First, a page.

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Howard v. United States

United States District Court, E.D. North Carolina, Western Division

January 22, 2018

DENNIS RAY HOWARD, Petitioner,
v.
UNITED STATES OF AMERICA, Respondent.

          ORDER

          JAMES C. DEVER, III CHIEF UNITED STATES DISTRICT JUDGE

         On May 1, 2017, Dennis Ray Howard ("Howard") moved under 28 U.S.C. § 2255 to vacate, set aside, or correct his 235-month sentence [D.E. 132]. On May 25, 2017, Howard filed an amended section 2255 motion [D.E. 135]. On August 16, 2017, the government moved to dismiss Howard's section 2255 motions for failure to state a claim [D.E. 137] and filed a memorandum in support [D.E. 138]. On September 14, 2017, Howard responded in opposition [D.E. 140]. As explained below, the court grants the government's motion to dismiss, and dismisses Howard's section 2255 motions.

         I.

         On October 17, 2012, a jury convicted Howard of conspiracy to distribute and possess with intent to distribute 100 grams or more of a mixture or substance containing a detectable amount of phencyclidine (TCP") from January 2010 to September 25, 2010, in violation of 21 U.S.C. § 846 (count one), seven counts of distributing a quantity of PCP in violation of 21 U.S.C. § 841(a)(1) (counts two through seven and nine), distributing a quantity of PCP and aiding and abetting in violation of 21 U.S.C. § 841(a)(1) and 18 U.S.C. § 2 (count eight), possession with intent to distribute a quantity of PCP in violation of 21 U.S.C. § 841(a)(1) (count ten), and possession a firearm in furtherance of a drug trafficking offense in violation of 18 U.S.C. § 924(c) (count eleven) See [D.E.64].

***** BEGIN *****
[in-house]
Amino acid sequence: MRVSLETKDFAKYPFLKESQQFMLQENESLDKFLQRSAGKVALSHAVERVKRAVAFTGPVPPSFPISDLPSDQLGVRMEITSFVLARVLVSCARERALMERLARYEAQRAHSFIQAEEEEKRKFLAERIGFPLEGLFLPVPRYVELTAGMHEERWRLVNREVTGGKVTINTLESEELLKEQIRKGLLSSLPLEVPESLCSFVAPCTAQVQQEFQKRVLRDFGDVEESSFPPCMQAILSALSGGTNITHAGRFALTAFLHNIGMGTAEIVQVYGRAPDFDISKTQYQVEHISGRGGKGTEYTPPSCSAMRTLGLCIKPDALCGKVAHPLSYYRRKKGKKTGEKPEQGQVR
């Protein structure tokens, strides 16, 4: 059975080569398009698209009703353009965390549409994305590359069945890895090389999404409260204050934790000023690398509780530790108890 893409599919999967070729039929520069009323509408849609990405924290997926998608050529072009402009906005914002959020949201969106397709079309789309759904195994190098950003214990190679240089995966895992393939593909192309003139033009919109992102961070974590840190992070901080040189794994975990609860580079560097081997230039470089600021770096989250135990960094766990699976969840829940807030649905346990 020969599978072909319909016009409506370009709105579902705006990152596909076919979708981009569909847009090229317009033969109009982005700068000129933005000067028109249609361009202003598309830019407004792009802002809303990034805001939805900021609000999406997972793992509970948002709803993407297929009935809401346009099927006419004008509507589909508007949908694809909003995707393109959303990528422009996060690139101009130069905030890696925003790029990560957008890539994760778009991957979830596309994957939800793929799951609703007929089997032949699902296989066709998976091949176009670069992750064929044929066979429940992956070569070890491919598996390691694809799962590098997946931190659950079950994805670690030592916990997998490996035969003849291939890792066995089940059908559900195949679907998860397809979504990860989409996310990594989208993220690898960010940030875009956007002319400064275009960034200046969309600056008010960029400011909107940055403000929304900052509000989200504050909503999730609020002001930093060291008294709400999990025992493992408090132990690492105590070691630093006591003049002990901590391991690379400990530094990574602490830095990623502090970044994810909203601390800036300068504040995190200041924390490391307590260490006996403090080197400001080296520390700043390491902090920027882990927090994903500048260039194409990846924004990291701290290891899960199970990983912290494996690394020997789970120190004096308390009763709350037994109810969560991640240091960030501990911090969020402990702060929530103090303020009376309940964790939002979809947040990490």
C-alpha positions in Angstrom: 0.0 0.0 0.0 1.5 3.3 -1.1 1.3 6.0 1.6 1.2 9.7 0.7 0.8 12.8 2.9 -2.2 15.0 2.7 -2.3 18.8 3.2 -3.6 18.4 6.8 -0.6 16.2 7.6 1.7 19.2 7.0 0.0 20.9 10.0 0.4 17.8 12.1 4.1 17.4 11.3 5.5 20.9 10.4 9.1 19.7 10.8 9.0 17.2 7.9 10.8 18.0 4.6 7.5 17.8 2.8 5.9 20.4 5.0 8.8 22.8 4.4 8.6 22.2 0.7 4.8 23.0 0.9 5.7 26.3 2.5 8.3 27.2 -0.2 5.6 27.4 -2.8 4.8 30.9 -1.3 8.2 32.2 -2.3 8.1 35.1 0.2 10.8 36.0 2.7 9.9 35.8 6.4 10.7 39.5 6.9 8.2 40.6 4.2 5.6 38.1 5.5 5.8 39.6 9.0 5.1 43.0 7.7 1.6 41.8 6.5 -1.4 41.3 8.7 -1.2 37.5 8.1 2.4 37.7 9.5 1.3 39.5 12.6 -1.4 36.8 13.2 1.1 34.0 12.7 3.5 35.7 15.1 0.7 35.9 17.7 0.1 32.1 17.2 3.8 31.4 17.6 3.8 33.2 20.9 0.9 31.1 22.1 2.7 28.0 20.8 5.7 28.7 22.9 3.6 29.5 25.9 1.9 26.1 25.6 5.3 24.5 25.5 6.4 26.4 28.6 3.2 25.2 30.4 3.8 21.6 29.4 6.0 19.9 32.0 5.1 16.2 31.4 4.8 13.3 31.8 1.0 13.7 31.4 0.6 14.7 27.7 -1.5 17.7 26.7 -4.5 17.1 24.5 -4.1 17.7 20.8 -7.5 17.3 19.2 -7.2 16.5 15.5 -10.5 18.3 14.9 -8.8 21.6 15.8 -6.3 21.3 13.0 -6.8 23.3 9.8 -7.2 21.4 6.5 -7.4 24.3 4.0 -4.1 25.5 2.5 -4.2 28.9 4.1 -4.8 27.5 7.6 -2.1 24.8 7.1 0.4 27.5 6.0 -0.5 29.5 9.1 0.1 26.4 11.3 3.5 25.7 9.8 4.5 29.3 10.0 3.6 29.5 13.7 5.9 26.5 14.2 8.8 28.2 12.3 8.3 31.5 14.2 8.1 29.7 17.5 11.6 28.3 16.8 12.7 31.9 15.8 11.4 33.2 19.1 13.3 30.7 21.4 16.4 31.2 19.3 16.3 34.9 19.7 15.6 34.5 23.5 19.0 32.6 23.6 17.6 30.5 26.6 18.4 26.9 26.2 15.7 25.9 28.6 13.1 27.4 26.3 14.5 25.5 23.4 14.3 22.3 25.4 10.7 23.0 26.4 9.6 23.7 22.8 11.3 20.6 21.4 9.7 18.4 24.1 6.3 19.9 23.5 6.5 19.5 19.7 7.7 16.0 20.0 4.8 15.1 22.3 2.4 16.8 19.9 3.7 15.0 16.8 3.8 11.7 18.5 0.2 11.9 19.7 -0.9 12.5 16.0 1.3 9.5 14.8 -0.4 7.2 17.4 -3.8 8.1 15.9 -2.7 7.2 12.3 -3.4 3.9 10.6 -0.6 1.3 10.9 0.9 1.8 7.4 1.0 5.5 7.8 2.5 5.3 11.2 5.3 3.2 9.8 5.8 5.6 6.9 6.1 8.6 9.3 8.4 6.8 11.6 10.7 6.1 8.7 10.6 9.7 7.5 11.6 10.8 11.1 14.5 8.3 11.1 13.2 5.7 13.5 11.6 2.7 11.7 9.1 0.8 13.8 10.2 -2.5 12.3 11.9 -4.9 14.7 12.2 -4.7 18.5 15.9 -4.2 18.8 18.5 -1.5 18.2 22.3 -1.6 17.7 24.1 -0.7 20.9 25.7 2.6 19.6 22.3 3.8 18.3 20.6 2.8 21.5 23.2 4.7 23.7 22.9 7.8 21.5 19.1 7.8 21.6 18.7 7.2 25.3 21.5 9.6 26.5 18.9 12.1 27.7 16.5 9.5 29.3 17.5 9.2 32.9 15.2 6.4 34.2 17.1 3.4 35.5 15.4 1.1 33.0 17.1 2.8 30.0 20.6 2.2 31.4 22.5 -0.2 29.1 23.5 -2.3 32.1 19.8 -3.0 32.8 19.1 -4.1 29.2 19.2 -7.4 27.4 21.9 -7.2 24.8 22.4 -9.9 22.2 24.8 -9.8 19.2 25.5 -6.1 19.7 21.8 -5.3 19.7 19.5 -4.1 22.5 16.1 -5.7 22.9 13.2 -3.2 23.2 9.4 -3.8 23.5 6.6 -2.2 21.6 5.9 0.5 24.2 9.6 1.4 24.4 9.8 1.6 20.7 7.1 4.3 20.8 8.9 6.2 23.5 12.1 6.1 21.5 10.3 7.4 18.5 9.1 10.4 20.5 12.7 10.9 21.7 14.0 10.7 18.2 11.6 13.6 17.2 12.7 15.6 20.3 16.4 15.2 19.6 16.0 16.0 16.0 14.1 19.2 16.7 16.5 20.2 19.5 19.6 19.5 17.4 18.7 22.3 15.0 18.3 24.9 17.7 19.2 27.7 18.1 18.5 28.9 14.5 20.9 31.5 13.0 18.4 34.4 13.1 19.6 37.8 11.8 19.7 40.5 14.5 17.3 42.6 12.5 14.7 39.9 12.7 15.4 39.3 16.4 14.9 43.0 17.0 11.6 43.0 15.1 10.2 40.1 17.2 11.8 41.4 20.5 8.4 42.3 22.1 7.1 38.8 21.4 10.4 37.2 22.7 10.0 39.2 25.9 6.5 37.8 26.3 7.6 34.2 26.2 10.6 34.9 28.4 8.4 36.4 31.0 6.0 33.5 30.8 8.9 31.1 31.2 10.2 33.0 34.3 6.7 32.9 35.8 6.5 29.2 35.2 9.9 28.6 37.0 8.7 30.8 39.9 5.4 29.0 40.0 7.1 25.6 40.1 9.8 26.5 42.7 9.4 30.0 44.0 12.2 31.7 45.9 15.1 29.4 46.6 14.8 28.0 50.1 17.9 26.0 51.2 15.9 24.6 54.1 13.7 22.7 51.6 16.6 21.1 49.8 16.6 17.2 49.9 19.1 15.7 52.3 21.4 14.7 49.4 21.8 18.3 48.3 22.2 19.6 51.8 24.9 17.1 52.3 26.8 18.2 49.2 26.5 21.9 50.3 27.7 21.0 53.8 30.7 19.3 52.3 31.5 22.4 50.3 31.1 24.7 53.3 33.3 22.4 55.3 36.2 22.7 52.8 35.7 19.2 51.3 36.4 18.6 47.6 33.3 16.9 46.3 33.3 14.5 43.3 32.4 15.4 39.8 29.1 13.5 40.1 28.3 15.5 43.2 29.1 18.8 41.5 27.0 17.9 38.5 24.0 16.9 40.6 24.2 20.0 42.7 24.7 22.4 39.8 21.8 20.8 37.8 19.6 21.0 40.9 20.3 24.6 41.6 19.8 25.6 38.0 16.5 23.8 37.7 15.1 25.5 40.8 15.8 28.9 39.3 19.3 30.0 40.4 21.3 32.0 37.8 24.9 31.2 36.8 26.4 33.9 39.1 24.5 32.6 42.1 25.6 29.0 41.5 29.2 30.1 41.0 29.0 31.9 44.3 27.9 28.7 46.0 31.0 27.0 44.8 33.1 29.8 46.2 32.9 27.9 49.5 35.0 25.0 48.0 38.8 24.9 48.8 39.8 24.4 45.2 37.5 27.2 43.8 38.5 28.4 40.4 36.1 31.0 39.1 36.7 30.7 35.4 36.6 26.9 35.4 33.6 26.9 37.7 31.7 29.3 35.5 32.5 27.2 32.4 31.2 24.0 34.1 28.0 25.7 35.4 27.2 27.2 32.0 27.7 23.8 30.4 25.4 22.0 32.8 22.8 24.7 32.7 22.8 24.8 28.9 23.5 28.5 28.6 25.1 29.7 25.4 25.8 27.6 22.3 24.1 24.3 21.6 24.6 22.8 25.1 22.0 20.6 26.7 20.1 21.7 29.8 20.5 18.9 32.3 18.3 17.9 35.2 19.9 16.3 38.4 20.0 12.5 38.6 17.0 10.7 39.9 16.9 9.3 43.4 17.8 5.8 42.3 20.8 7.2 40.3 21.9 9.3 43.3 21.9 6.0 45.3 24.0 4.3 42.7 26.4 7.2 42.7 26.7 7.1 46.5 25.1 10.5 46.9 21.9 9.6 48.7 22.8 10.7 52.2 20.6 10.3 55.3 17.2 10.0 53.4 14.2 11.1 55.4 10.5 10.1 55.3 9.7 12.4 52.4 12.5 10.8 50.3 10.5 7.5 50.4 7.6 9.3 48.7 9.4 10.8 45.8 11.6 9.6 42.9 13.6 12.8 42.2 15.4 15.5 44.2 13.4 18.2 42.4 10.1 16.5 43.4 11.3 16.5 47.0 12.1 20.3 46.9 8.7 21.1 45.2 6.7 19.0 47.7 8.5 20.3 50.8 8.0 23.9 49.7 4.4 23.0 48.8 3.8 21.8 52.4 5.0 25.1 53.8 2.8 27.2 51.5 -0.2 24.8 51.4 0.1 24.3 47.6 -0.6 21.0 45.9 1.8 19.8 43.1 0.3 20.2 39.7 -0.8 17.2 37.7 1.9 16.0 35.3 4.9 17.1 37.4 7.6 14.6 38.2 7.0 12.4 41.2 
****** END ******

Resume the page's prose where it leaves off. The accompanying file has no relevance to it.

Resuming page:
On April 11, 2013, this court held Howard's sentencing hearing. See [D.E. 86]. At the sentencing hearing, the court denied Howard's motion for judgment of acquittal. See Sentencing Tr. [D.E. 97] 2-9. The court then resolved objections to the Presentence Investigation Report "("PSR") [D.E. 80]. See [D.E. 97] 9-12. The court calculated the advisory guideline range on counts one through ten to be 120 to 121 months' imprisonment and on count eleven to be 60 months' consecutive imprisonment. See id. at 12. The court then granted the government's motion for an upward departure because Howard's criminal history category substantially underrepresented the seriousness of Howard's "criminal history or the likelihood that [Howard] will commit other crimes." U.S.S.G. § 4A1.3(a)(1); Sent. Tr. at 13-23. The court described at length Howard's extensive criminal history. See Sent. Tr. at 13-23; PSR ¶¶ 16-30. When the court sentenced Howard on April 11, 2013, he was 41 years old, but his criminal history began at age 16 when he was convicted of two felony counts of sell or delivery of cocaine. See PSR ¶¶ 16-17. For those convictions, Howard received a three-year sentence, but only served about four months and was paroled. See Id. The convictions were unscored in the PSR. See Id. At age 17, Howard was convicted of four offenses: resist/obstruct a public officer (PSR ¶ 18), second degree trespass (id. ¶ 19), felony possession of cocaine (id. ¶ 20), and fictitious information to an officer (id. ¶ 21). Howard received a two-year sentence for the felony cocaine conviction, but only served about six months in prison and was discharged. See id. ¶ 20. These four convictions were unscored in the PSR. See Id. ¶¶ 18-21.